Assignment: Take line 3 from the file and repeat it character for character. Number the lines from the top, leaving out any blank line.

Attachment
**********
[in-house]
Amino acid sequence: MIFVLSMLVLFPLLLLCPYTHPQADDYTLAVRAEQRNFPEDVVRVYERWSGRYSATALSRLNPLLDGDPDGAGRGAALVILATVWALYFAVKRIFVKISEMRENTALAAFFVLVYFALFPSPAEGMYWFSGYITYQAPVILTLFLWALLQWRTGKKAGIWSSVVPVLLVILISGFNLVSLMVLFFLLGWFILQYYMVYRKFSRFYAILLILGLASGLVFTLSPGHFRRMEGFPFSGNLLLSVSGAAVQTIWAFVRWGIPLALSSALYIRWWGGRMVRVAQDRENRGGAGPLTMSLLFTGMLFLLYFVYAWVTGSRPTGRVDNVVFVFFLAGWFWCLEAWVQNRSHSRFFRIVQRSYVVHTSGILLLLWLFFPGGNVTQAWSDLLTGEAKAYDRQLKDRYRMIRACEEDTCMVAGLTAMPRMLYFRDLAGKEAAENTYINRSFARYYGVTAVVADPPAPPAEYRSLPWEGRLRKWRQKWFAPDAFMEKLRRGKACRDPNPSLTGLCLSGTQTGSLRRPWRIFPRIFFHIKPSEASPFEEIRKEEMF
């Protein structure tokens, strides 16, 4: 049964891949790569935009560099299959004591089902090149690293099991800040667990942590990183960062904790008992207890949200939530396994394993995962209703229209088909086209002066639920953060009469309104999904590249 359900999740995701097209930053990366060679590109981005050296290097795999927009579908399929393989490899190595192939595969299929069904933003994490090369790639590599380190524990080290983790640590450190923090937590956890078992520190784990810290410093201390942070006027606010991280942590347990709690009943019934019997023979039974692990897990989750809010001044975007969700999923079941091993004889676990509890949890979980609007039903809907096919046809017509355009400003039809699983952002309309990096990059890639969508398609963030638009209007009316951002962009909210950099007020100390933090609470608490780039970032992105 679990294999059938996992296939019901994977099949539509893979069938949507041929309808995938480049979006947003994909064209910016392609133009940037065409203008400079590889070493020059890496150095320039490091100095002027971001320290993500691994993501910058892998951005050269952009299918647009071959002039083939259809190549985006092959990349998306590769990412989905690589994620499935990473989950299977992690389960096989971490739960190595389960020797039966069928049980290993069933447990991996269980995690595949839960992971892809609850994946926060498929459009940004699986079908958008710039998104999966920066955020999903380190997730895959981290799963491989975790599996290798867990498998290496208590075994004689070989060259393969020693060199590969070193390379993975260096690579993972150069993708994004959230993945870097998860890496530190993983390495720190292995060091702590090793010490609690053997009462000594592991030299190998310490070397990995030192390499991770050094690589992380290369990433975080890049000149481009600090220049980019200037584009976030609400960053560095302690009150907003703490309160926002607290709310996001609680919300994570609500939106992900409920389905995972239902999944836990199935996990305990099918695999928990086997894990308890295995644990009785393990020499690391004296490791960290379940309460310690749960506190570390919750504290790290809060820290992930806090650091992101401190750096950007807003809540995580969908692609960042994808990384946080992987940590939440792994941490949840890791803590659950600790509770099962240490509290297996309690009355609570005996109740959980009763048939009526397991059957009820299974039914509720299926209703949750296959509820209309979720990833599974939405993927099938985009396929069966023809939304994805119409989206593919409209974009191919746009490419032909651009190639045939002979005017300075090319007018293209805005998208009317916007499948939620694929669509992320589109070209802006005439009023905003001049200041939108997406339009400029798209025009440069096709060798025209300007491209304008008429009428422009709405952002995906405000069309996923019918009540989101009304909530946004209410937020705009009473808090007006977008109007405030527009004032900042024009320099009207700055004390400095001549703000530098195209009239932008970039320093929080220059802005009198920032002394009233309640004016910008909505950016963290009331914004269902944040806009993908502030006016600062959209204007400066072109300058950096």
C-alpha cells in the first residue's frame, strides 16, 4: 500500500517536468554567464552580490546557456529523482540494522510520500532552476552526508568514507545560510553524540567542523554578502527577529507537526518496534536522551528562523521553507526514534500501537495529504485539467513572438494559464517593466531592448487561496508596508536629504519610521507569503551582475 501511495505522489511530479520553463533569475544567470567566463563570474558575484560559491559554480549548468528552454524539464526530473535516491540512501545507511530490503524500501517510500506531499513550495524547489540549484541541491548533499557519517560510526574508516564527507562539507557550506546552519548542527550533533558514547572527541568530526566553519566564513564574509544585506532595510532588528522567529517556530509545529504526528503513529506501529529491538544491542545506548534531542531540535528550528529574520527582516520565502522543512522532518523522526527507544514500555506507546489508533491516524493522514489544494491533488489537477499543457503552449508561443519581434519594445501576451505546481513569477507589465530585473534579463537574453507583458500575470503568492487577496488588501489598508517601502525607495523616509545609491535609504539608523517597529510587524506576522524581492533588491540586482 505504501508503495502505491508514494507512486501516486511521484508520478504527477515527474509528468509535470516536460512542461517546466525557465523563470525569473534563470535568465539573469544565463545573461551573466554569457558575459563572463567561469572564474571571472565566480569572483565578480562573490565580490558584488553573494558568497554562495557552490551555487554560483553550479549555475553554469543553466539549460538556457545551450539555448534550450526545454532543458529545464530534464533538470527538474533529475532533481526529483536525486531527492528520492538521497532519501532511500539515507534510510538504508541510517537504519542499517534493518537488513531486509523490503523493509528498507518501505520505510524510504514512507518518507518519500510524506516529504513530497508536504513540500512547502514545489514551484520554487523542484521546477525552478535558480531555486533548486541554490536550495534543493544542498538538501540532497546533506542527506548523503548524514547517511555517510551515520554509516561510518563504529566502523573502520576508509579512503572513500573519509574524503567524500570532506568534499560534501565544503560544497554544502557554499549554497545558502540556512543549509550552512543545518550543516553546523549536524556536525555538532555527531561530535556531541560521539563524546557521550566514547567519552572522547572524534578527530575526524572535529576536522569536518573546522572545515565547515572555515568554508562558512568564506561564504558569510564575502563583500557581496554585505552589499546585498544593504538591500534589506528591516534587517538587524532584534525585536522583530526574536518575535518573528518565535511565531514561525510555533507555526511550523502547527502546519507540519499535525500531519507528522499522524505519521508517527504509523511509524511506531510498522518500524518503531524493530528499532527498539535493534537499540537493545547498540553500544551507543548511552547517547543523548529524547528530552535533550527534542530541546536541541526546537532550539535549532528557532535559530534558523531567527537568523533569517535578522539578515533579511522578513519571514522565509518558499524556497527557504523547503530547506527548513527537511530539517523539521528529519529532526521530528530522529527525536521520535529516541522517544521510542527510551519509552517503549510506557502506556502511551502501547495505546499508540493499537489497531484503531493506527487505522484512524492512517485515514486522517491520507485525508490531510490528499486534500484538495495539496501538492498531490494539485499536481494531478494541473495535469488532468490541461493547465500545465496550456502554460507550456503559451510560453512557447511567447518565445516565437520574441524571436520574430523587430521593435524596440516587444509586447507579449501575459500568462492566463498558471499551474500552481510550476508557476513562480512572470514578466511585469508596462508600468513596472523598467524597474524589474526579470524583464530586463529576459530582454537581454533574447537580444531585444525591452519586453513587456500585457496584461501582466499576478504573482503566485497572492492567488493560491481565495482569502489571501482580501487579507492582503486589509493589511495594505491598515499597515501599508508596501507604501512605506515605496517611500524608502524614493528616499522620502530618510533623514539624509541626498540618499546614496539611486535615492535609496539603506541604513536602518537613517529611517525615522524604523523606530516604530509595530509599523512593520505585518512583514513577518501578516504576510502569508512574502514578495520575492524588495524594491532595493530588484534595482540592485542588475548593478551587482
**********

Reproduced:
């Protein structure tokens, strides 16, 4: 049964891949790569935009560099299959004591089902090149690293099991800040667990942590990183960062904790008992207890949200939530396994394993995962209703229209088909086209002066639920953060009469309104999904590249 359900999740995701097209930053990366060679590109981005050296290097795999927009579908399929393989490899190595192939595969299929069904933003994490090369790639590599380190524990080290983790640590450190923090937590956890078992520190784990810290410093201390942070006027606010991280942590347990709690009943019934019997023979039974692990897990989750809010001044975007969700999923079941091993004889676990509890949890979980609007039903809907096919046809017509355009400003039809699983952002309309990096990059890639969508398609963030638009209007009316951002962009909210950099007020100390933090609470608490780039970032992105 679990294999059938996992296939019901994977099949539509893979069938949507041929309808995938480049979006947003994909064209910016392609133009940037065409203008400079590889070493020059890496150095320039490091100095002027971001320290993500691994993501910058892998951005050269952009299918647009071959002039083939259809190549985006092959990349998306590769990412989905690589994620499935990473989950299977992690389960096989971490739960190595389960020797039966069928049980290993069933447990991996269980995690595949839960992971892809609850994946926060498929459009940004699986079908958008710039998104999966920066955020999903380190997730895959981290799963491989975790599996290798867990498998290496208590075994004689070989060259393969020693060199590969070193390379993975260096690579993972150069993708994004959230993945870097998860890496530190993983390495720190292995060091702590090793010490609690053997009462000594592991030299190998310490070397990995030192390499991770050094690589992380290369990433975080890049000149481009600090220049980019200037584009976030609400960053560095302690009150907003703490309160926002607290709310996001609680919300994570609500939106992900409920389905995972239902999944836990199935996990305990099918695999928990086997894990308890295995644990009785393990020499690391004296490791960290379940309460310690749960506190570390919750504290790290809060820290992930806090650091992101401190750096950007807003809540995580969908692609960042994808990384946080992987940590939440792994941490949840890791803590659950600790509770099962240490509290297996309690009355609570005996109740959980009763048939009526397991059957009820299974039914509720299926209703949750296959509820209309979720990833599974939405993927099938985009396929069966023809939304994805119409989206593919409209974009191919746009490419032909651009190639045939002979005017300075090319007018293209805005998208009317916007499948939620694929669509992320589109070209802006005439009023905003001049200041939108997406339009400029798209025009440069096709060798025209300007491209304008008429009428422009709405952002995906405000069309996923019918009540989101009304909530946004209410937020705009009473808090007006977008109007405030527009004032900042024009320099009207700055004390400095001549703000530098195209009239932008970039320093929080220059802005009198920032002394009233309640004016910008909505950016963290009331914004269902944040806009993908502030006016600062959209204007400066072109300058950096």